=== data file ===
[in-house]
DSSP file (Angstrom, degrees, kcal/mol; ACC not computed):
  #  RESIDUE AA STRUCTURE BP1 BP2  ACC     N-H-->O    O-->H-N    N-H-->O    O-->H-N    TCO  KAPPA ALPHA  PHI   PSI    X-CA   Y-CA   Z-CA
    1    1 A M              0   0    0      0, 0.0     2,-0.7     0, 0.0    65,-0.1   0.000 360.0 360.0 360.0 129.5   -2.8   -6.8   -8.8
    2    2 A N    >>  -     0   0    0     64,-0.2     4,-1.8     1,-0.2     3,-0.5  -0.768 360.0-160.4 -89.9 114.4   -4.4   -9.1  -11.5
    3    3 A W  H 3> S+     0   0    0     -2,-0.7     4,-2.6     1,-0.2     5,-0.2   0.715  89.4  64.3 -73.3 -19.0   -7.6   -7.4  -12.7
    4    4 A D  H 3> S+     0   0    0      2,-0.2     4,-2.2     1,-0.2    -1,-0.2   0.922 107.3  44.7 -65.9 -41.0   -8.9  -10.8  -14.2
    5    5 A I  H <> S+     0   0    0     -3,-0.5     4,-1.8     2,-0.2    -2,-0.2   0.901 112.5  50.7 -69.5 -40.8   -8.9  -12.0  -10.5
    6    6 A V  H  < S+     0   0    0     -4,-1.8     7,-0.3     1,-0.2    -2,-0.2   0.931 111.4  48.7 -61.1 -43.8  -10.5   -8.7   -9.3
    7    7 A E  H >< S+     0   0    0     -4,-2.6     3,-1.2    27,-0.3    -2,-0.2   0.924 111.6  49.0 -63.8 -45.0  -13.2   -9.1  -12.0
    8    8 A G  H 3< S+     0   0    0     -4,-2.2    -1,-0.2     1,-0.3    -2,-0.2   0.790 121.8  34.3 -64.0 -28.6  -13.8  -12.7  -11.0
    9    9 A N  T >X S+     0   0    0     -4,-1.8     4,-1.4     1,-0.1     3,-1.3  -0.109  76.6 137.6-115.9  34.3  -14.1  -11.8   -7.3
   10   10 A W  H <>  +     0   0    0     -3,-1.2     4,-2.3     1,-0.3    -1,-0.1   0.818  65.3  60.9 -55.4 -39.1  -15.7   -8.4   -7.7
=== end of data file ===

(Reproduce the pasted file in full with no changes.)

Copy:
[in-house]
DSSP file (Angstrom, degrees, kcal/mol; ACC not computed):
  #  RESIDUE AA STRUCTURE BP1 BP2  ACC     N-H-->O    O-->H-N    N-H-->O    O-->H-N    TCO  KAPPA ALPHA  PHI   PSI    X-CA   Y-CA   Z-CA
    1    1 A M              0   0    0      0, 0.0     2,-0.7     0, 0.0    65,-0.1   0.000 360.0 360.0 360.0 129.5   -2.8   -6.8   -8.8
    2    2 A N    >>  -     0   0    0     64,-0.2     4,-1.8     1,-0.2     3,-0.5  -0.768 360.0-160.4 -89.9 114.4   -4.4   -9.1  -11.5
    3    3 A W  H 3> S+     0   0    0     -2,-0.7     4,-2.6     1,-0.2     5,-0.2   0.715  89.4  64.3 -73.3 -19.0   -7.6   -7.4  -12.7
    4    4 A D  H 3> S+     0   0    0      2,-0.2     4,-2.2     1,-0.2    -1,-0.2   0.922 107.3  44.7 -65.9 -41.0   -8.9  -10.8  -14.2
    5    5 A I  H <> S+     0   0    0     -3,-0.5     4,-1.8     2,-0.2    -2,-0.2   0.901 112.5  50.7 -69.5 -40.8   -8.9  -12.0  -10.5
    6    6 A V  H  < S+     0   0    0     -4,-1.8     7,-0.3     1,-0.2    -2,-0.2   0.931 111.4  48.7 -61.1 -43.8  -10.5   -8.7   -9.3
    7    7 A E  H >< S+     0   0    0     -4,-2.6     3,-1.2    27,-0.3    -2,-0.2   0.924 111.6  49.0 -63.8 -45.0  -13.2   -9.1  -12.0
    8    8 A G  H 3< S+     0   0    0     -4,-2.2    -1,-0.2     1,-0.3    -2,-0.2   0.790 121.8  34.3 -64.0 -28.6  -13.8  -12.7  -11.0
    9    9 A N  T >X S+     0   0    0     -4,-1.8     4,-1.4     1,-0.1     3,-1.3  -0.109  76.6 137.6-115.9  34.3  -14.1  -11.8   -7.3
   10   10 A W  H <>  +     0   0    0     -3,-1.2     4,-2.3     1,-0.3    -1,-0.1   0.818  65.3  60.9 -55.4 -39.1  -15.7   -8.4   -7.7